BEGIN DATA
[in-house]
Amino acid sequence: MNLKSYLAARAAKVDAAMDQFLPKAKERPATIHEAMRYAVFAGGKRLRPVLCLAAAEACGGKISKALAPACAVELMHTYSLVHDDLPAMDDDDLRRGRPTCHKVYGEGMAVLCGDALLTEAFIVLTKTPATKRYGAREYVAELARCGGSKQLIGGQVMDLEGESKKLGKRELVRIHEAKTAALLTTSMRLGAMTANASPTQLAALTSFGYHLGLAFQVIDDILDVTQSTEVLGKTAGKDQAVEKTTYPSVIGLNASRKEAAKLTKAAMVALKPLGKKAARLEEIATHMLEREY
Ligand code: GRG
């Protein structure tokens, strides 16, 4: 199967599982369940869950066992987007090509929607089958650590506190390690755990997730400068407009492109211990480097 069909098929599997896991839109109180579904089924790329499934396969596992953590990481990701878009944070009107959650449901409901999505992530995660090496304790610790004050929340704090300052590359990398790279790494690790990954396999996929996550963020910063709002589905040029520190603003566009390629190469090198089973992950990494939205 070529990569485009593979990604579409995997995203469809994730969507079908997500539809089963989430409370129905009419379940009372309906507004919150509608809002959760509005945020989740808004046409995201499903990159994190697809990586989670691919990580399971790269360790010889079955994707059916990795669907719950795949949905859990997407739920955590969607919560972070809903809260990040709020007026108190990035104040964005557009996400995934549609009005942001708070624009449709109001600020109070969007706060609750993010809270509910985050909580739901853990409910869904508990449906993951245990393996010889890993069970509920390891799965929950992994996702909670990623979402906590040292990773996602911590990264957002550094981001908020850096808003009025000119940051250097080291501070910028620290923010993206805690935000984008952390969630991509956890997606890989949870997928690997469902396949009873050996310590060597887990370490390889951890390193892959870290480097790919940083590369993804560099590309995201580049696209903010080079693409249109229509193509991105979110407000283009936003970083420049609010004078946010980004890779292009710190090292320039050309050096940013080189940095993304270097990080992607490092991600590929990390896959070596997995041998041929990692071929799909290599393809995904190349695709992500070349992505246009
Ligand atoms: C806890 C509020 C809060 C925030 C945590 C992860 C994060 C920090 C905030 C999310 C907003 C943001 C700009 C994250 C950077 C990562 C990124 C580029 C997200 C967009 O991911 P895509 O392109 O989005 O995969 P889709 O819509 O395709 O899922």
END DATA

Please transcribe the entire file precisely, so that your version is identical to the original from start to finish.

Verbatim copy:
[in-house]
Amino acid sequence: MNLKSYLAARAAKVDAAMDQFLPKAKERPATIHEAMRYAVFAGGKRLRPVLCLAAAEACGGKISKALAPACAVELMHTYSLVHDDLPAMDDDDLRRGRPTCHKVYGEGMAVLCGDALLTEAFIVLTKTPATKRYGAREYVAELARCGGSKQLIGGQVMDLEGESKKLGKRELVRIHEAKTAALLTTSMRLGAMTANASPTQLAALTSFGYHLGLAFQVIDDILDVTQSTEVLGKTAGKDQAVEKTTYPSVIGLNASRKEAAKLTKAAMVALKPLGKKAARLEEIATHMLEREY
Ligand code: GRG
């Protein structure tokens, strides 16, 4: 199967599982369940869950066992987007090509929607089958650590506190390690755990997730400068407009492109211990480097 069909098929599997896991839109109180579904089924790329499934396969596992953590990481990701878009944070009107959650449901409901999505992530995660090496304790610790004050929340704090300052590359990398790279790494690790990954396999996929996550963020910063709002589905040029520190603003566009390629190469090198089973992950990494939205 070529990569485009593979990604579409995997995203469809994730969507079908997500539809089963989430409370129905009419379940009372309906507004919150509608809002959760509005945020989740808004046409995201499903990159994190697809990586989670691919990580399971790269360790010889079955994707059916990795669907719950795949949905859990997407739920955590969607919560972070809903809260990040709020007026108190990035104040964005557009996400995934549609009005942001708070624009449709109001600020109070969007706060609750993010809270509910985050909580739901853990409910869904508990449906993951245990393996010889890993069970509920390891799965929950992994996702909670990623979402906590040292990773996602911590990264957002550094981001908020850096808003009025000119940051250097080291501070910028620290923010993206805690935000984008952390969630991509956890997606890989949870997928690997469902396949009873050996310590060597887990370490390889951890390193892959870290480097790919940083590369993804560099590309995201580049696209903010080079693409249109229509193509991105979110407000283009936003970083420049609010004078946010980004890779292009710190090292320039050309050096940013080189940095993304270097990080992607490092991600590929990390896959070596997995041998041929990692071929799909290599393809995904190349695709992500070349992505246009
Ligand atoms: C806890 C509020 C809060 C925030 C945590 C992860 C994060 C920090 C905030 C999310 C907003 C943001 C700009 C994250 C950077 C990562 C990124 C580029 C997200 C967009 O991911 P895509 O392109 O989005 O995969 P889709 O819509 O395709 O899922």